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Drew Fans

The opinions expressed by columnists are their own and do not necessarily represent the views of

Unlike the bound encyclopedias of the past, it took only seconds Tuesday for the Internet's wealth of online encyclopedias to update their Nancy Drew pages to show the fictional girl detective's influence on a number of prominent American women, including Secretary of State Hillary Rodham Clinton, former first lady Laura Bush, former Supreme Court Justice Sandra Day O'Connor, and now President Obama's Supreme Court nominee, Judge Sonia Sotomayor.


Delivering the recent commencement address at the University of Maryland, CIA Director Leon E. Panetta told a story "of the rabbi and the priest who decided they would get to know each other a little better. So one evening, they went to a boxing match and thought that if they went to those kind of events, they could learn a little bit more about each other's religion. And just before the bell rang, one of the boxers made the sign of the cross. The rabbi nudged the priest and said, 'What does that mean?' The priest said, 'It doesn't mean a ... thing if he can't fight.' "

Mr. Panetta told the graduates that "we bless ourselves with the hope that this country will be OK, but frankly, it doesn't mean a ... thing unless you're willing to fight for it."


Talk about a star-studded list of U.S. leaders, past and present, that the Aspen Institute has lined up for its 2009 Aspen Ideas Festival this summer in Colorado. Our program reveals, among others, Supreme Court Justice Stephen G. Breyer, former Supreme Court Justice andra Day O'Connor, former Federal Reserve Chairman Alan Greenspan, former Homeland Security Secretary Michael Chertoff, Education Secretary Arne Duncan, and former secretaries of state Condoleezza Rice, Madeleine Albright and James A. Baker III.


At a recent meeting of the embattled and understaffed U.S. Securities and Exchange Commission, SEC Chairman Mary L. Schapiro drew attention to a statement issued by the SEC that, at first blush, appears triggered by this past year's market crisis and resulting fragility of investor confidence.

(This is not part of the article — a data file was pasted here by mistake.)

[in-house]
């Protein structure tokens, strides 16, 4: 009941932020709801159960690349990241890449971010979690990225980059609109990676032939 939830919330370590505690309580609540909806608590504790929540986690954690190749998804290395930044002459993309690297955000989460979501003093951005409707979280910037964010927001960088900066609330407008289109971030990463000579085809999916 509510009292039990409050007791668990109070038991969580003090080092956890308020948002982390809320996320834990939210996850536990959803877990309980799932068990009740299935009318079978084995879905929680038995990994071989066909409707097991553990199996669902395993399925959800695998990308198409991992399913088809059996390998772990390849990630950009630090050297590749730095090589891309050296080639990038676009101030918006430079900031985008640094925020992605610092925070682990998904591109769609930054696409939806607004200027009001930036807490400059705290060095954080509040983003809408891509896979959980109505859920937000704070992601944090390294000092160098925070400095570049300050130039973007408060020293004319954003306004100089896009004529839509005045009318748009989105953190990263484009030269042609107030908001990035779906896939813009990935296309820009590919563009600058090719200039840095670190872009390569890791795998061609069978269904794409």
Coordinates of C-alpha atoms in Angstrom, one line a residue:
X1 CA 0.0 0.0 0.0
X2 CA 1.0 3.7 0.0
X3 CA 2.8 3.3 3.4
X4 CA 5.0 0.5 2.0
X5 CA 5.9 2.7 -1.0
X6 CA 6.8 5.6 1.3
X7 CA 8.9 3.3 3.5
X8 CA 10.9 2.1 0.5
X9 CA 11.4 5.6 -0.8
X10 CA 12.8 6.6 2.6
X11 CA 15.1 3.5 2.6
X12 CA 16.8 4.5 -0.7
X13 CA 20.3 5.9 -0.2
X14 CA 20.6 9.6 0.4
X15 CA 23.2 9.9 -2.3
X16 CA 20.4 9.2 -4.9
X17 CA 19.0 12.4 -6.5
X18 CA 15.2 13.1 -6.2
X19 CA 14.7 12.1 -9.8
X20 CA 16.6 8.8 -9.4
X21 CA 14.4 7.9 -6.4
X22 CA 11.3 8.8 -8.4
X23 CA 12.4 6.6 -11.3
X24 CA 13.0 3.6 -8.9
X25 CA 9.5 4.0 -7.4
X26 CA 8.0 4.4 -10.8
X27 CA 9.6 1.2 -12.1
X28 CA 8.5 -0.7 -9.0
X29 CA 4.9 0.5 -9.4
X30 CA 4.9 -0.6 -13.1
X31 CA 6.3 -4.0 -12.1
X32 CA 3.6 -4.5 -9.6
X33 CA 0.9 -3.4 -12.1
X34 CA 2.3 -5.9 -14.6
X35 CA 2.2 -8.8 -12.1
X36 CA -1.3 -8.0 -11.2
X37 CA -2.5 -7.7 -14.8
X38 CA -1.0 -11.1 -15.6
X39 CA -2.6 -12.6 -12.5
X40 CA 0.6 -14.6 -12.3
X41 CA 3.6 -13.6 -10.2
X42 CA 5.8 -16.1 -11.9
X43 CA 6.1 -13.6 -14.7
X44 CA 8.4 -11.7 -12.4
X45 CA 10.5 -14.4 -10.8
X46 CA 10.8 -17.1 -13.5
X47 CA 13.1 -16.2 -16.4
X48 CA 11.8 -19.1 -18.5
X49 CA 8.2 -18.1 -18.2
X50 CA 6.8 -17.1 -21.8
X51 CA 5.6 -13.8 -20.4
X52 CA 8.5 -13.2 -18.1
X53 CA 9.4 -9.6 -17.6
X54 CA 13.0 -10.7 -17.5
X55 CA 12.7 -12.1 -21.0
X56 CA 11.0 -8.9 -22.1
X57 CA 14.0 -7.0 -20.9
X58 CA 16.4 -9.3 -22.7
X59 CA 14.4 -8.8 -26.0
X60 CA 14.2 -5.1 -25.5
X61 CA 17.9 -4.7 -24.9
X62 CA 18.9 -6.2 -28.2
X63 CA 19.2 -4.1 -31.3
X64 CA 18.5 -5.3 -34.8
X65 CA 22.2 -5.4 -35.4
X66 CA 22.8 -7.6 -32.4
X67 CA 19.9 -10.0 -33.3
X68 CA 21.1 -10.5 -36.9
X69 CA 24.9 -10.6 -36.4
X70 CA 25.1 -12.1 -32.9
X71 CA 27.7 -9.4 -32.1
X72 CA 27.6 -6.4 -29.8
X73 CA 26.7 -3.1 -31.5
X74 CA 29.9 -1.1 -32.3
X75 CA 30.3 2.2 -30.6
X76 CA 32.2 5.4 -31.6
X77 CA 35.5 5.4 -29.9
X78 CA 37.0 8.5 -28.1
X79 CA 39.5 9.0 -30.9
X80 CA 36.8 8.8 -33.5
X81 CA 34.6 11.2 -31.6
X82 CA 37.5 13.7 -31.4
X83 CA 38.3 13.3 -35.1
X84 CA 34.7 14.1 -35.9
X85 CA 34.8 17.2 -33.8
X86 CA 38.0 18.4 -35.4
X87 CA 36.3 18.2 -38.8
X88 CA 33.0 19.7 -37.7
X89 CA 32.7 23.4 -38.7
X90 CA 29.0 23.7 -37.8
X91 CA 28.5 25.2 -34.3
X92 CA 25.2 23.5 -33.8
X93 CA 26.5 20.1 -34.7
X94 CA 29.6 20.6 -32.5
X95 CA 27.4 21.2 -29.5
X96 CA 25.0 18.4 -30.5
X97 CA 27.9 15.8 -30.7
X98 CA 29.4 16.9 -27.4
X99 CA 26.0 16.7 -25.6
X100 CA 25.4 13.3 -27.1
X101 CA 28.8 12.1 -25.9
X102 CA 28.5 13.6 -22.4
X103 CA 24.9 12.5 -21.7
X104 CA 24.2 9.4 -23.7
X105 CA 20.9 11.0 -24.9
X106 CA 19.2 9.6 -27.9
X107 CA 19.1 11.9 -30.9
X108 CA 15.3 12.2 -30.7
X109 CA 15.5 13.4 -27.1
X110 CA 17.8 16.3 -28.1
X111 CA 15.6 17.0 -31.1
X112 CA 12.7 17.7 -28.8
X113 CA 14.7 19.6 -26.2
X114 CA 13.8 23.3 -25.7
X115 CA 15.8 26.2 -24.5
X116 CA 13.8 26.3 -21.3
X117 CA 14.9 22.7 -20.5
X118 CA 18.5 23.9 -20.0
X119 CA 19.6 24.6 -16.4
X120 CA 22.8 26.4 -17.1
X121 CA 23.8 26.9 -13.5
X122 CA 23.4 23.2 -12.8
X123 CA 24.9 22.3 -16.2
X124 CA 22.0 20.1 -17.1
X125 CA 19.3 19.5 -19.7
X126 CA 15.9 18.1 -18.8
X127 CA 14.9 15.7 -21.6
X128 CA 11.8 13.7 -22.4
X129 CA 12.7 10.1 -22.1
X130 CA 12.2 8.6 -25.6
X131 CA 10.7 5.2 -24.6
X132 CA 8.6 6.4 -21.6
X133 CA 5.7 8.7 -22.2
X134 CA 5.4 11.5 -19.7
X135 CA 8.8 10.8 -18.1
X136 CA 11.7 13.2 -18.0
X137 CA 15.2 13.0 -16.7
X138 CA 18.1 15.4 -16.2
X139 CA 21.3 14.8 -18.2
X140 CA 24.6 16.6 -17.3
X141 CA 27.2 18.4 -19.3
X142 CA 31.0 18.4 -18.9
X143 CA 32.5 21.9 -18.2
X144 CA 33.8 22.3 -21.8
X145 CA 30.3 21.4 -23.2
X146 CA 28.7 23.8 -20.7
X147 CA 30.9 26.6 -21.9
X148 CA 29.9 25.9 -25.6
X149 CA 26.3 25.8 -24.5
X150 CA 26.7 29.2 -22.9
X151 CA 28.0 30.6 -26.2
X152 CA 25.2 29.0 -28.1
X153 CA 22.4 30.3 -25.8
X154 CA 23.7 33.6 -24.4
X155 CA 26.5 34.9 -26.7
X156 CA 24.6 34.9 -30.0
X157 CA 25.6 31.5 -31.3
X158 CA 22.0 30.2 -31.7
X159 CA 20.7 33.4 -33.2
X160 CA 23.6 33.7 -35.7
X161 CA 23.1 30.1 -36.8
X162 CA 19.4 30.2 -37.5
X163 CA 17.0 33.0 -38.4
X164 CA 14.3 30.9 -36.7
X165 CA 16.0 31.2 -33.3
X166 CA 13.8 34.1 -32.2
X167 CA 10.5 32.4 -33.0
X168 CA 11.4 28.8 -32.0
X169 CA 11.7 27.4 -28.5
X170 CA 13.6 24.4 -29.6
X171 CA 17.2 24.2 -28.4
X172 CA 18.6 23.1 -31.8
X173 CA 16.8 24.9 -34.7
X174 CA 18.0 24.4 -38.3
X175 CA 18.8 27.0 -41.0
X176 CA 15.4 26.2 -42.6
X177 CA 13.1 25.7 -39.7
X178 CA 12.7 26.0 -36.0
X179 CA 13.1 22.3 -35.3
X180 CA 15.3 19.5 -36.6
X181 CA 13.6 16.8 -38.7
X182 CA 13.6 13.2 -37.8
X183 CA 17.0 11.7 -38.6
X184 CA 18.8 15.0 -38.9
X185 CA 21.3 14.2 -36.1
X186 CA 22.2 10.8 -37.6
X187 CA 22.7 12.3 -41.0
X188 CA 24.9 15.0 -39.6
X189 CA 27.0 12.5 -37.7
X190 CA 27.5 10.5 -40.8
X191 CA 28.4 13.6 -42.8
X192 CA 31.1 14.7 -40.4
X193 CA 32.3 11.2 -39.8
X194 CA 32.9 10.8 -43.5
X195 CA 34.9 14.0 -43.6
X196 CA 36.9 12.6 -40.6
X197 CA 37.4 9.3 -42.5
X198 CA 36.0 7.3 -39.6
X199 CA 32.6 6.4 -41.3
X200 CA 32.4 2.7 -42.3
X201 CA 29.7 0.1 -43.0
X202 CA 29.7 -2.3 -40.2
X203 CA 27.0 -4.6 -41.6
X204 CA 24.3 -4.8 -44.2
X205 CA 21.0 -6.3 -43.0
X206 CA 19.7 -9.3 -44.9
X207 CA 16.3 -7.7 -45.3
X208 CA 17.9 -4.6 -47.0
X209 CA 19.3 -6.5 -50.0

Think again. The SEC issued the statement on April 28, 1977. It reads:

"Recent disclosures concerning a wide variety of questionable and illegal corporate practices, accomplished in certain instances with the knowledge and participation of top corporate management, have served to focus public attention on the subject of corporate accountability. A number of proposals designed to achieve a new 'corporate governance' have been suggested, including placing greater emphasis on the role of outside directors and audit committees, increasing federal control over corporate conduct through legislation which requires federal chartering or setting of minimum standards of corporate conduct, and providing mechanisms to assure a higher level of management accountability to shareholders through revisions of the commission's proxy rules."

Now, as the SEC (obviously not for the first time) considers changes to federal proxy rules, Ms. Schapiro is hoping "with all my heart that, 32 years from now, a future SEC chairman is not quoting my words, calling once again for a new rule facilitating the inclusion of shareholder nominees in corporate proxies."


"... The big deal about President Obama and his [Memorial Day] golf course 'moment of silence' is a bit contrived. First, when someone is teeing off or addressing the ball, there is always a moment of silence. When I used to golf, that moment of silence was usually followed by a tirade of self-deprecating language."

-Columnist and veteran radio broadcaster Dave Macy, who edits a religious Web site

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